Psychosocial Stress and Cardiovascular Disease

Curr Treat Options Cardiovasc Med. 2019 Apr 26;21(5):23. doi: 10.1007/s11936-019-0724-5.


Purpose of review: This manuscript reviews the epidemiological data linking psychosocial stress to cardiovascular disease (CVD), describes recent advances in understanding the biological pathway between them, discusses potential therapies against stress-related CVD, and identifies future research directions.

Recent findings: Metabolic activity of the amygdala (a neural center that is critically involved in the response to stress) can be measured on 18F-fluorodeoxyglucose positron emission tomography/computed tomography (18F-FDG-PET/CT) yielding a neurobiological signal that independently predicts subsequent CVD events. Furthermore, a serial pathway from ↑amygdalar activity → ↑hematopoietic tissue activity → ↑arterial inflammation → ↑CVD events has been elucidated, providing new insights into the mechanism linking stress to CVD. Psychosocial stress and stress conditions are independently associated with CVD in a manner that depends on the degree and duration of stress as well as the individual response to a stressor. Nevertheless, the fundamental biology remains incompletely defined, and stress is often confounded by adverse health behaviors. Thus, most clinical guidelines do not yet recognize psychosocial stress as an independent CVD risk factor or advocate for its treatment in CVD prevention. Clarification of this neurobiological pathway provides a better understanding of the underlying pathophysiology and suggests opportunities to develop novel preventive strategies and therapies.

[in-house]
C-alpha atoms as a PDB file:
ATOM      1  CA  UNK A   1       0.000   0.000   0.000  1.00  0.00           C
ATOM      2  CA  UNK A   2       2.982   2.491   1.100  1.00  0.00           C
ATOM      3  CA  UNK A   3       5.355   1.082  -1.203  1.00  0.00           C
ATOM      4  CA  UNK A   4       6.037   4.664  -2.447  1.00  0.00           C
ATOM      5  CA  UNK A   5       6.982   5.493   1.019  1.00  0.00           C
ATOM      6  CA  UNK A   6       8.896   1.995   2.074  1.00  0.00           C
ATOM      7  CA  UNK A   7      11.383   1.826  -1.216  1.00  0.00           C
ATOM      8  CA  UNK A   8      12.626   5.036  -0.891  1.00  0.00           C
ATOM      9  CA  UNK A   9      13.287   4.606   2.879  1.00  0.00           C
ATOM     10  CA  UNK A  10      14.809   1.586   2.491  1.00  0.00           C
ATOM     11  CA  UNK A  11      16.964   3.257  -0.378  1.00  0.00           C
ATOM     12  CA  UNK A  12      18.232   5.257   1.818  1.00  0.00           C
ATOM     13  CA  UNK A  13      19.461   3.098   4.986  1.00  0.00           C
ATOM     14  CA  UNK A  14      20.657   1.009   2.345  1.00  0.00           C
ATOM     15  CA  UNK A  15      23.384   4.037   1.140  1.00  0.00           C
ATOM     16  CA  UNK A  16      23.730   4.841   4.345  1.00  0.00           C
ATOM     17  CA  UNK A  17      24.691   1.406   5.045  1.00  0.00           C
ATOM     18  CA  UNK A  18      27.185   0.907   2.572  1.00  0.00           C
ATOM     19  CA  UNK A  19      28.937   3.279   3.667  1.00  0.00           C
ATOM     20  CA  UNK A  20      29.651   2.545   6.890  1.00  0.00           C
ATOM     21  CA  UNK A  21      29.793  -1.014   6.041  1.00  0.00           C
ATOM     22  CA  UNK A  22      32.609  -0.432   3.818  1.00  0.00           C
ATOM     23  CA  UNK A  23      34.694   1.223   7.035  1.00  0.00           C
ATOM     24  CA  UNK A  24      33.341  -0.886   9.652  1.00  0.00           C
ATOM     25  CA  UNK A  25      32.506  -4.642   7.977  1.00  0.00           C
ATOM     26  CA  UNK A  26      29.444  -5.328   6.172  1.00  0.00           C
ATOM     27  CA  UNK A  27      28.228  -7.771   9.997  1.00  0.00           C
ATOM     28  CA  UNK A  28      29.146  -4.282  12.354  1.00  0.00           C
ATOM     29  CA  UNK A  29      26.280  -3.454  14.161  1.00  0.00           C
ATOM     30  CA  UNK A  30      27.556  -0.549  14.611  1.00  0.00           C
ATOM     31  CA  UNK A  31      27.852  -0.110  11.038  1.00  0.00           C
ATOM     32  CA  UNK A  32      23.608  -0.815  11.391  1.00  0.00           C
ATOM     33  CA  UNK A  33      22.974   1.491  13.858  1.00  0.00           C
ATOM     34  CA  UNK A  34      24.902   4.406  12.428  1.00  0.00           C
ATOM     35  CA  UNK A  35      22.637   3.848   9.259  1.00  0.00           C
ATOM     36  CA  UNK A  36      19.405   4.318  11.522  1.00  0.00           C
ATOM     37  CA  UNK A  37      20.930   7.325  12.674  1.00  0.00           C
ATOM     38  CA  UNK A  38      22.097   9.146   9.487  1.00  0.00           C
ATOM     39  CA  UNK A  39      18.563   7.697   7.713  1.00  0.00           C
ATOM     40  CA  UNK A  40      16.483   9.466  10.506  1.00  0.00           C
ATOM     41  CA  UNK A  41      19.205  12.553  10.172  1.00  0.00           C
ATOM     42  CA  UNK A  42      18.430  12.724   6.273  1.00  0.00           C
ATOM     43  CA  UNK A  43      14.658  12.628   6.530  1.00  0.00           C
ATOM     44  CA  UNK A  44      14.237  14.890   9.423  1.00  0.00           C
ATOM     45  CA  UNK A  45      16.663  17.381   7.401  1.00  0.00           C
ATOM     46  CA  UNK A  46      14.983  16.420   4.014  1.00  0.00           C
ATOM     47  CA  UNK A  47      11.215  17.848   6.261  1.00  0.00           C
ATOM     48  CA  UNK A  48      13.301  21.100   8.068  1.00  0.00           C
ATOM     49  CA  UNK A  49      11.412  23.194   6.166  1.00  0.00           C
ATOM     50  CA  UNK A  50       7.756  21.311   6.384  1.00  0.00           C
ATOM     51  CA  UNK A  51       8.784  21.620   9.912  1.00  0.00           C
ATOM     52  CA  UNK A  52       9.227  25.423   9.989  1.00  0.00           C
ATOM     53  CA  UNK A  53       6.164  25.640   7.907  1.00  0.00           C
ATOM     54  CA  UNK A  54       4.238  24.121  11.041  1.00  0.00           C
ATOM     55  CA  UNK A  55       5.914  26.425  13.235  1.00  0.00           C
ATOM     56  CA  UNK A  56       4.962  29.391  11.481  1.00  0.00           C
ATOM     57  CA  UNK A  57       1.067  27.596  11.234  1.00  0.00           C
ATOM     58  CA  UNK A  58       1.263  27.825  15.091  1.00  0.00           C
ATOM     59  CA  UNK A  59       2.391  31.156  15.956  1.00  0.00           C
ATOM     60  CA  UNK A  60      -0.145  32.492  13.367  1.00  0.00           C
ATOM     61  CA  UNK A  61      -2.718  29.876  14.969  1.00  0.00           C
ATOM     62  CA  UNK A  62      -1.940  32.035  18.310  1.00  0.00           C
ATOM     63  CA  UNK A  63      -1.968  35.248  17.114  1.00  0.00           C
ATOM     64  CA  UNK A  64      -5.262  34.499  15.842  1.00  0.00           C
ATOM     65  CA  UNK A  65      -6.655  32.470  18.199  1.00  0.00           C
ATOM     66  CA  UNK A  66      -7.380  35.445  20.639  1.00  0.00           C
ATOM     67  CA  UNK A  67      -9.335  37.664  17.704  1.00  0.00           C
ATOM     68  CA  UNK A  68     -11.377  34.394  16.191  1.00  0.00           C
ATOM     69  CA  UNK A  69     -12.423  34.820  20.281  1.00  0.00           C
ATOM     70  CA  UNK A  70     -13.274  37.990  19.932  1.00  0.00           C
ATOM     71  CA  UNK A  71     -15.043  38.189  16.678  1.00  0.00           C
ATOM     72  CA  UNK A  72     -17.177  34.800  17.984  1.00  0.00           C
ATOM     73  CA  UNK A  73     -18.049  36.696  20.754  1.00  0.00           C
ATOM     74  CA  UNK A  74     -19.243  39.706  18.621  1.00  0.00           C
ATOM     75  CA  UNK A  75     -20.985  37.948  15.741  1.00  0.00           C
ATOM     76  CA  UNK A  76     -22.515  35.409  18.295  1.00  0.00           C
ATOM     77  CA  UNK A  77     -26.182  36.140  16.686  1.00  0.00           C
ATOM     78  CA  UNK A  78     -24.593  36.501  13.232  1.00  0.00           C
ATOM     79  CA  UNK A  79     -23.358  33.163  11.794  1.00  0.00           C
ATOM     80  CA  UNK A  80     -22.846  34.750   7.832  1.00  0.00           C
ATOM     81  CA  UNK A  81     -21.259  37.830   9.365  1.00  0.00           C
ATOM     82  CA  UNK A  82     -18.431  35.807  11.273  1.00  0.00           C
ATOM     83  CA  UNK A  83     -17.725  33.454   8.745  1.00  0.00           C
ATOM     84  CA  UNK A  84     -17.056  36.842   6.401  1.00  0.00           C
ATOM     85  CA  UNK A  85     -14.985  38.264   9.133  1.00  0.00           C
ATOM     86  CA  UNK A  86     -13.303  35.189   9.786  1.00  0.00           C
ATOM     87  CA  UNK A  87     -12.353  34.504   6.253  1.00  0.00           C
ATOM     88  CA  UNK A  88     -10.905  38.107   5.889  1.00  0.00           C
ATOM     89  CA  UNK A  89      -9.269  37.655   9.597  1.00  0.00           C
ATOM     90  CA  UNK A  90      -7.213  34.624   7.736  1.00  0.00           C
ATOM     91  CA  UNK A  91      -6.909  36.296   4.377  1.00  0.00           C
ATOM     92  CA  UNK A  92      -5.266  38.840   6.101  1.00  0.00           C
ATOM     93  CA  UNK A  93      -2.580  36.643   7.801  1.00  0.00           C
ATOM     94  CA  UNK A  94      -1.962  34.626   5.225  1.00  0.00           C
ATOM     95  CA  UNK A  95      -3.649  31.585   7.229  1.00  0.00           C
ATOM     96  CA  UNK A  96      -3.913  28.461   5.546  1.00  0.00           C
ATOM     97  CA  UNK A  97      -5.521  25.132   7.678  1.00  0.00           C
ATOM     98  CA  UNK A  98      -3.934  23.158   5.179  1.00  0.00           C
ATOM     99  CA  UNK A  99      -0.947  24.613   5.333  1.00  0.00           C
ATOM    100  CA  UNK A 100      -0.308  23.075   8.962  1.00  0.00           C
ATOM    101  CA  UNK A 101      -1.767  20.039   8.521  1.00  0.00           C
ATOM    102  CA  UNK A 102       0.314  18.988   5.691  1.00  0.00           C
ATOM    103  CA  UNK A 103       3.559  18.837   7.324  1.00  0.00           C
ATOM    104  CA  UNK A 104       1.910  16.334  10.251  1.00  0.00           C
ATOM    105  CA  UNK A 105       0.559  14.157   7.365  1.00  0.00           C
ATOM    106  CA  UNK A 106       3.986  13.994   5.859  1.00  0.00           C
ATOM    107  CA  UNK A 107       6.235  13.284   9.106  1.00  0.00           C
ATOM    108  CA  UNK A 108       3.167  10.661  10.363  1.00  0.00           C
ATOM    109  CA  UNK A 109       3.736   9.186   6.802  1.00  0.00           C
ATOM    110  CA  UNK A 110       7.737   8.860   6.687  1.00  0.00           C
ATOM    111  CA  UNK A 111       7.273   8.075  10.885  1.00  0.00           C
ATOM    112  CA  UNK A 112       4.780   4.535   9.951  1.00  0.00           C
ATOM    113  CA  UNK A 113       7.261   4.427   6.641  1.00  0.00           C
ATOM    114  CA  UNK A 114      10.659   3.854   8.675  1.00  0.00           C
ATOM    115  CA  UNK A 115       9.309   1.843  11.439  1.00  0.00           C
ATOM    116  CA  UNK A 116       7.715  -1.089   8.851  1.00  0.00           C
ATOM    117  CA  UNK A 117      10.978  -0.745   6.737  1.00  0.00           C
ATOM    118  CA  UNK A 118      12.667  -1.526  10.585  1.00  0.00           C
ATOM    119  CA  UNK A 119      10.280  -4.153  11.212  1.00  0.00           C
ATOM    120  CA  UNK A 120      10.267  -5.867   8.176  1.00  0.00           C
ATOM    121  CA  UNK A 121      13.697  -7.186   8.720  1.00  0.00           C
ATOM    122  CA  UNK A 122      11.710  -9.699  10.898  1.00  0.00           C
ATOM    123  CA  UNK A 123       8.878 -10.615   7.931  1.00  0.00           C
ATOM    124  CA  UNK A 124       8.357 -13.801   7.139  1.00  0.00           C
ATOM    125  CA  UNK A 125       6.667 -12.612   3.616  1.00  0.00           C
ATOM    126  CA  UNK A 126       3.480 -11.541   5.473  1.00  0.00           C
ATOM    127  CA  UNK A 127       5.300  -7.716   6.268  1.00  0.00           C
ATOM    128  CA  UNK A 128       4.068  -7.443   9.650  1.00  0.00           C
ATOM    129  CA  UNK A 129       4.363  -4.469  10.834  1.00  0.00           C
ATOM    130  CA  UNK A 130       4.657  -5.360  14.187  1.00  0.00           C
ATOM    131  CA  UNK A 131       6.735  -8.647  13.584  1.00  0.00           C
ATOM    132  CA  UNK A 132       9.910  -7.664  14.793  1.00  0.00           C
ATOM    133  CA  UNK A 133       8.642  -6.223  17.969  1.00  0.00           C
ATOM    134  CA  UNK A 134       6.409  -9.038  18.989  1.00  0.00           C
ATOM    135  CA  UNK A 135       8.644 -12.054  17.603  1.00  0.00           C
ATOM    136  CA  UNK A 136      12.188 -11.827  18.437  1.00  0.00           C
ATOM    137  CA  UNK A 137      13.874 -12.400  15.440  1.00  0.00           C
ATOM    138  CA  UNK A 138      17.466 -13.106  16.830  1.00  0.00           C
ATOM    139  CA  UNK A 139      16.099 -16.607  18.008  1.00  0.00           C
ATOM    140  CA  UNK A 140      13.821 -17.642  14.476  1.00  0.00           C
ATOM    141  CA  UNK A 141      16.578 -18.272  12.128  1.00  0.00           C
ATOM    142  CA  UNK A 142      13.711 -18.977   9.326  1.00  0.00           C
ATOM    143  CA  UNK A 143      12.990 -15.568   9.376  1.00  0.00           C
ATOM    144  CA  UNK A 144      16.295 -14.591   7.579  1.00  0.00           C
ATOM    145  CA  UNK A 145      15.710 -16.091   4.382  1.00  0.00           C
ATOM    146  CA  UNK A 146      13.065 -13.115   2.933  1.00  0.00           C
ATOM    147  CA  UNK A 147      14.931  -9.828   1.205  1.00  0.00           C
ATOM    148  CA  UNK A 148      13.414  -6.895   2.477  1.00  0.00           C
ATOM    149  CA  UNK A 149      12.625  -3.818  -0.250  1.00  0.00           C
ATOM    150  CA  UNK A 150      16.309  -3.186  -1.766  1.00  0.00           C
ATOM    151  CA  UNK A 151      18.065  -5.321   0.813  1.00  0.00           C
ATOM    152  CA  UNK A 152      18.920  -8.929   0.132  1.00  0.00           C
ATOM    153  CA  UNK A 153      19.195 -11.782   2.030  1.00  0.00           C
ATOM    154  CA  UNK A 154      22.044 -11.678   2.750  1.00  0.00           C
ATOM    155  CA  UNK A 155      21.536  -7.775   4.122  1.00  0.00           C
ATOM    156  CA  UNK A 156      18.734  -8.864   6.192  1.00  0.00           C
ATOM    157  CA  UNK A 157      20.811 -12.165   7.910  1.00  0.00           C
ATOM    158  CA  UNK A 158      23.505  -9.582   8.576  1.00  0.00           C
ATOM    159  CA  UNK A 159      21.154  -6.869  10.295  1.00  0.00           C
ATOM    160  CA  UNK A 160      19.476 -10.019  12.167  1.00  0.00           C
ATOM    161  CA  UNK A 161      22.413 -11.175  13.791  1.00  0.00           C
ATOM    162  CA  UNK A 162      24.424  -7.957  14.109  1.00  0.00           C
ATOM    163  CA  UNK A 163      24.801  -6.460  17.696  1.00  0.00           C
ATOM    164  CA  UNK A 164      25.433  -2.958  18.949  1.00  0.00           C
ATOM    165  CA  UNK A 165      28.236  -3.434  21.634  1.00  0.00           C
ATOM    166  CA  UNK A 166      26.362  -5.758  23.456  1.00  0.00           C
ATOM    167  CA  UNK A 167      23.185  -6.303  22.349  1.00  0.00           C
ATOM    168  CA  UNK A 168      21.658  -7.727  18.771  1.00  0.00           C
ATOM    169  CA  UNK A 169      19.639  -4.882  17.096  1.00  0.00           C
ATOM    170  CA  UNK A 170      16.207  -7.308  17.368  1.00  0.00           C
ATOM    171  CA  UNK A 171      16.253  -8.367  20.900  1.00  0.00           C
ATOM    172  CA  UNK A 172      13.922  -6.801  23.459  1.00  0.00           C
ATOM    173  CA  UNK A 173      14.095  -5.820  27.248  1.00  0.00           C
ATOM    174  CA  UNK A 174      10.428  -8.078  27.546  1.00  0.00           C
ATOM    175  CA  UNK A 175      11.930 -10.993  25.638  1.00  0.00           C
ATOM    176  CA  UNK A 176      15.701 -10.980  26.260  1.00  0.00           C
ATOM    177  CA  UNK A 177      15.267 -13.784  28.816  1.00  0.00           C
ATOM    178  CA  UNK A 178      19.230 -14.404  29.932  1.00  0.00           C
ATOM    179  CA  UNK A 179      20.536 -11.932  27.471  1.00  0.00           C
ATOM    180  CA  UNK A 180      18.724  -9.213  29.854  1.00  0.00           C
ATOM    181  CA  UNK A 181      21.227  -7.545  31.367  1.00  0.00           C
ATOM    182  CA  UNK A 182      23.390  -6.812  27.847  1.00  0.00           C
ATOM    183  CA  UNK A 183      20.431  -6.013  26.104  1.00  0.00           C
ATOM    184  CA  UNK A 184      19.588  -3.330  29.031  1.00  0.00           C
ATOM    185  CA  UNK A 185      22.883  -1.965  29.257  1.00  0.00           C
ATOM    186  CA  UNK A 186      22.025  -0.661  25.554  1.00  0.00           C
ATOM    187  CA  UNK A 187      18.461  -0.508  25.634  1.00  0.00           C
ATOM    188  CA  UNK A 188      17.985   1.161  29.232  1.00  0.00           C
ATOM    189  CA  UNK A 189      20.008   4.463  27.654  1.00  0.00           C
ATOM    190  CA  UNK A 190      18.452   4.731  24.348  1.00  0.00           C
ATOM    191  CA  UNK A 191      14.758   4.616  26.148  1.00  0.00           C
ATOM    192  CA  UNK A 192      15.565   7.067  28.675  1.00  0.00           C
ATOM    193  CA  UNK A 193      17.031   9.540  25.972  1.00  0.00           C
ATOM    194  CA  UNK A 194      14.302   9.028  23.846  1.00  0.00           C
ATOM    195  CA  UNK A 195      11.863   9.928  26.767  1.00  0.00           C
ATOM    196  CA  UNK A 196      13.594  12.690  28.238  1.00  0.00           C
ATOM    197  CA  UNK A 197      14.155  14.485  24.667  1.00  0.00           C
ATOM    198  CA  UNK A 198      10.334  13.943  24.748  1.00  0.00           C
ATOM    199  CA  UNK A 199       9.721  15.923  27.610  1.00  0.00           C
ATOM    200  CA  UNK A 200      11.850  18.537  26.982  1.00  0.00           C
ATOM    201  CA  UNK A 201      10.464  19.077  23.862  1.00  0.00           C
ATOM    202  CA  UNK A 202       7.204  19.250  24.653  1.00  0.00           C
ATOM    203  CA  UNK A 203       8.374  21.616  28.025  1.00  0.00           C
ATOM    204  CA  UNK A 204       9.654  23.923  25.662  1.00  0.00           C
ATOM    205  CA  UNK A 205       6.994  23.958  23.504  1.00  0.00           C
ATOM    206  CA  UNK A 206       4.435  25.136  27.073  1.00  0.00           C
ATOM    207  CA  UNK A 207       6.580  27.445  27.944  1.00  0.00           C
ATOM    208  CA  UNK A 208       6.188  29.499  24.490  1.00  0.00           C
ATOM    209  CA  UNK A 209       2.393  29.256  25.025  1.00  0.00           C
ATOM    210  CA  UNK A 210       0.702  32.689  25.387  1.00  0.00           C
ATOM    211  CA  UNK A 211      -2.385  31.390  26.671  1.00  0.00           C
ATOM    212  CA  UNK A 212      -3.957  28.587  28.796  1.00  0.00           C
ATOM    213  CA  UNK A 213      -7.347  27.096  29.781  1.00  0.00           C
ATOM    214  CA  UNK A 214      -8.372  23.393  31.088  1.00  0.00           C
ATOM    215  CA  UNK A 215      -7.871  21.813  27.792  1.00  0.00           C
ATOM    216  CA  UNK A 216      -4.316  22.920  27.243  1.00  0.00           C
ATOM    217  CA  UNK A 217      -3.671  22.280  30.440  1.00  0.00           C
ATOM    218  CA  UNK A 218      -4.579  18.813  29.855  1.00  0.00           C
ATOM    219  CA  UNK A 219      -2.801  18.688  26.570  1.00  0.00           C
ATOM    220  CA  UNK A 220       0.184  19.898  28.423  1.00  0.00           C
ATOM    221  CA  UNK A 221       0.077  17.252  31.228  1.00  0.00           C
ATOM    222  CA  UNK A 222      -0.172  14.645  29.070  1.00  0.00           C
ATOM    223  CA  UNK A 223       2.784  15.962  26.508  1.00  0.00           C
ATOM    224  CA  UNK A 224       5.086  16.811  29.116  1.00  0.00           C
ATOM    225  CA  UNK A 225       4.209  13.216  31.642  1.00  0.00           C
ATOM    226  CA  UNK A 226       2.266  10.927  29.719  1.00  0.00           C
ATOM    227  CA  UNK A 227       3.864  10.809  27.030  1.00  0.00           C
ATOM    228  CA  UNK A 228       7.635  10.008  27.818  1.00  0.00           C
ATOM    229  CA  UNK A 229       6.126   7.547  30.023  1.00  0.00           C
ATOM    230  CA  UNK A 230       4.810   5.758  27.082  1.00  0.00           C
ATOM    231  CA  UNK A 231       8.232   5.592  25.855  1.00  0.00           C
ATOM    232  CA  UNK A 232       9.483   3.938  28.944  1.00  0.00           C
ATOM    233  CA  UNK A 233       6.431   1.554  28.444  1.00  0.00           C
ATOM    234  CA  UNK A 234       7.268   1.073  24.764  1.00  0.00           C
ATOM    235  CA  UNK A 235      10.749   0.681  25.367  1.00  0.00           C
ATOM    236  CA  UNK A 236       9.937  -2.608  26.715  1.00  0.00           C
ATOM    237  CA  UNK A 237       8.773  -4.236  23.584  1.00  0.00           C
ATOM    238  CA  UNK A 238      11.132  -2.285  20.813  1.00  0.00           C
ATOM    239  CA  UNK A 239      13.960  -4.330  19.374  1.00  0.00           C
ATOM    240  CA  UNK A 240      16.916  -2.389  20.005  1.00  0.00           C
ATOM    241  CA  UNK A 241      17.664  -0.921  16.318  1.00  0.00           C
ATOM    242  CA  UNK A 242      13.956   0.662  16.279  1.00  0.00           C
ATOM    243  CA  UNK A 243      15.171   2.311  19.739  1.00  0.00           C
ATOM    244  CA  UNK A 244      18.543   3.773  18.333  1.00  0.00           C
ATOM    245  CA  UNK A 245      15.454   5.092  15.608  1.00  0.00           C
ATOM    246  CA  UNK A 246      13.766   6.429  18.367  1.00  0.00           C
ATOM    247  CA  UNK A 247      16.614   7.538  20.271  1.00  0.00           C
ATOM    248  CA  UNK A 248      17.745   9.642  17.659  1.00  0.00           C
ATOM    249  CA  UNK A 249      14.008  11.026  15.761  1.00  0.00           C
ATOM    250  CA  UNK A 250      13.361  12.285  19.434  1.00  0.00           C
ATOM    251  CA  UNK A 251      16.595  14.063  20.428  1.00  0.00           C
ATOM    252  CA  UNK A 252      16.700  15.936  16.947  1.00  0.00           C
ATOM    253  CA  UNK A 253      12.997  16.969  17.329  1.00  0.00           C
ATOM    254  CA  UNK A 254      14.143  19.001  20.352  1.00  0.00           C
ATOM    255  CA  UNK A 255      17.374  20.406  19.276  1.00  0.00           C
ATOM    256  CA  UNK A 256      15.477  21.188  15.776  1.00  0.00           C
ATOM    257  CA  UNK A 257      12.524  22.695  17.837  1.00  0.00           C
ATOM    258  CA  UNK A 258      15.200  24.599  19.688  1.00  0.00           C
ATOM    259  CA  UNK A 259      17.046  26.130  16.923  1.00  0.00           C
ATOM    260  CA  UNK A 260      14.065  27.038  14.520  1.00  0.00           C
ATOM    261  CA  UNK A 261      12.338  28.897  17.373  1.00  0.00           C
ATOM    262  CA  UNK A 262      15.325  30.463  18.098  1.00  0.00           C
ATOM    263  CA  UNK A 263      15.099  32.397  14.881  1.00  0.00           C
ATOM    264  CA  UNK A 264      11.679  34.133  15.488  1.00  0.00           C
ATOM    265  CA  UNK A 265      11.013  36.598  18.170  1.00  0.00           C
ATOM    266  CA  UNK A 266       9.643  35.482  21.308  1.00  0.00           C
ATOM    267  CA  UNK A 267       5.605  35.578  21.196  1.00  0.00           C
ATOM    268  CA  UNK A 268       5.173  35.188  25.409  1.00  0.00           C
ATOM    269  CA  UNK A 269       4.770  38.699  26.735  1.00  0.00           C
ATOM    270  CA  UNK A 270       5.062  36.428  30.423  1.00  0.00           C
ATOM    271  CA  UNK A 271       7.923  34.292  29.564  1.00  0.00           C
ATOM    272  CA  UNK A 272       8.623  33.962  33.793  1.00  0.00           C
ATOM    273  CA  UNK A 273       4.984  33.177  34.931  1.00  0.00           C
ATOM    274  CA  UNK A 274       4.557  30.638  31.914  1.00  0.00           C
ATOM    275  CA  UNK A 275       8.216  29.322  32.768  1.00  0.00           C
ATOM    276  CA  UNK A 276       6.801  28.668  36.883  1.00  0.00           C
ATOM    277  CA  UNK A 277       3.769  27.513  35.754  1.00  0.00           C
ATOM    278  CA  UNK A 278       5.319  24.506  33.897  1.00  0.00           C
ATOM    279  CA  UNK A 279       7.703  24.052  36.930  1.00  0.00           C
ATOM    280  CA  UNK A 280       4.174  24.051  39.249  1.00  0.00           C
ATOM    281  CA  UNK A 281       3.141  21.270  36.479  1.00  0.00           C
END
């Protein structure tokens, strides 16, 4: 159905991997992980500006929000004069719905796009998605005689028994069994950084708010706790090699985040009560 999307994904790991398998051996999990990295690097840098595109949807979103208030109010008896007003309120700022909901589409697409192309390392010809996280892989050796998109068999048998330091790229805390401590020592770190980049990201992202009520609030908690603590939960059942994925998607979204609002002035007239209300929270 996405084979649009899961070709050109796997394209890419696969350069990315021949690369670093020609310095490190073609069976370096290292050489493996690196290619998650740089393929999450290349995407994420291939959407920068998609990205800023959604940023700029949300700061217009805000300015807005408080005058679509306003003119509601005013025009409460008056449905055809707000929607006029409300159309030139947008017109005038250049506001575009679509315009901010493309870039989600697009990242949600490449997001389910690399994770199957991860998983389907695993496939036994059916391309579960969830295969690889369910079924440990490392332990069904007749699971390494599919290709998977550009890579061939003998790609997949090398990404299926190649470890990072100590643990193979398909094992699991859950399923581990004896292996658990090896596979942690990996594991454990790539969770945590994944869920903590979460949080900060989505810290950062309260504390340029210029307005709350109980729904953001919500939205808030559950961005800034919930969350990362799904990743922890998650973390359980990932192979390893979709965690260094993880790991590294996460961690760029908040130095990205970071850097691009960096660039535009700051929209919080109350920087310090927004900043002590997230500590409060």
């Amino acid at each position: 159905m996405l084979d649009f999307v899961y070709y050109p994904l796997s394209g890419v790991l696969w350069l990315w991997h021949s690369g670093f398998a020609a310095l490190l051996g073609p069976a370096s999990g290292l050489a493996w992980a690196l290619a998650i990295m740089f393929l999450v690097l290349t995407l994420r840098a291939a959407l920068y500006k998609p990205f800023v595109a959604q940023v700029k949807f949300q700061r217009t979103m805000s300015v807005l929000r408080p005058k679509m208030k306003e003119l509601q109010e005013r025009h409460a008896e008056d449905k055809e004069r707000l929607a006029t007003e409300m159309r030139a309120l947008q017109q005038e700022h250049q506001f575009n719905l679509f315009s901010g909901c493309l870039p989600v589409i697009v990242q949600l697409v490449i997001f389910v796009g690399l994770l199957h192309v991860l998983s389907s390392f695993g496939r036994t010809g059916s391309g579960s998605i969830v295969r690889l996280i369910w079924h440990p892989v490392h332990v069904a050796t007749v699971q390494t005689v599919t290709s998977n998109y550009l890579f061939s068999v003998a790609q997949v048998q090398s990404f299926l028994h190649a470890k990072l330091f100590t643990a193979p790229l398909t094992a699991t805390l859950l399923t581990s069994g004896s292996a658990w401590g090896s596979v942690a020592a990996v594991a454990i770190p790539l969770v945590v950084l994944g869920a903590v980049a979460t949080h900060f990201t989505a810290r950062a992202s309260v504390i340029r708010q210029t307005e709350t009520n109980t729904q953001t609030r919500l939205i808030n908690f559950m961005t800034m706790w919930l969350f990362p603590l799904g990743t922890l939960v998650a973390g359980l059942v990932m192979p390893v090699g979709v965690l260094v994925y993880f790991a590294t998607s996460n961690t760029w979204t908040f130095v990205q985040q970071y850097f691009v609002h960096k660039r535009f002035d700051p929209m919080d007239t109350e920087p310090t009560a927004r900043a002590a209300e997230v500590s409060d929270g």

Keywords: Amygdalar activity; Cardiovascular disease; PET imaging; Psychosocial stress.

Publication types

  • Review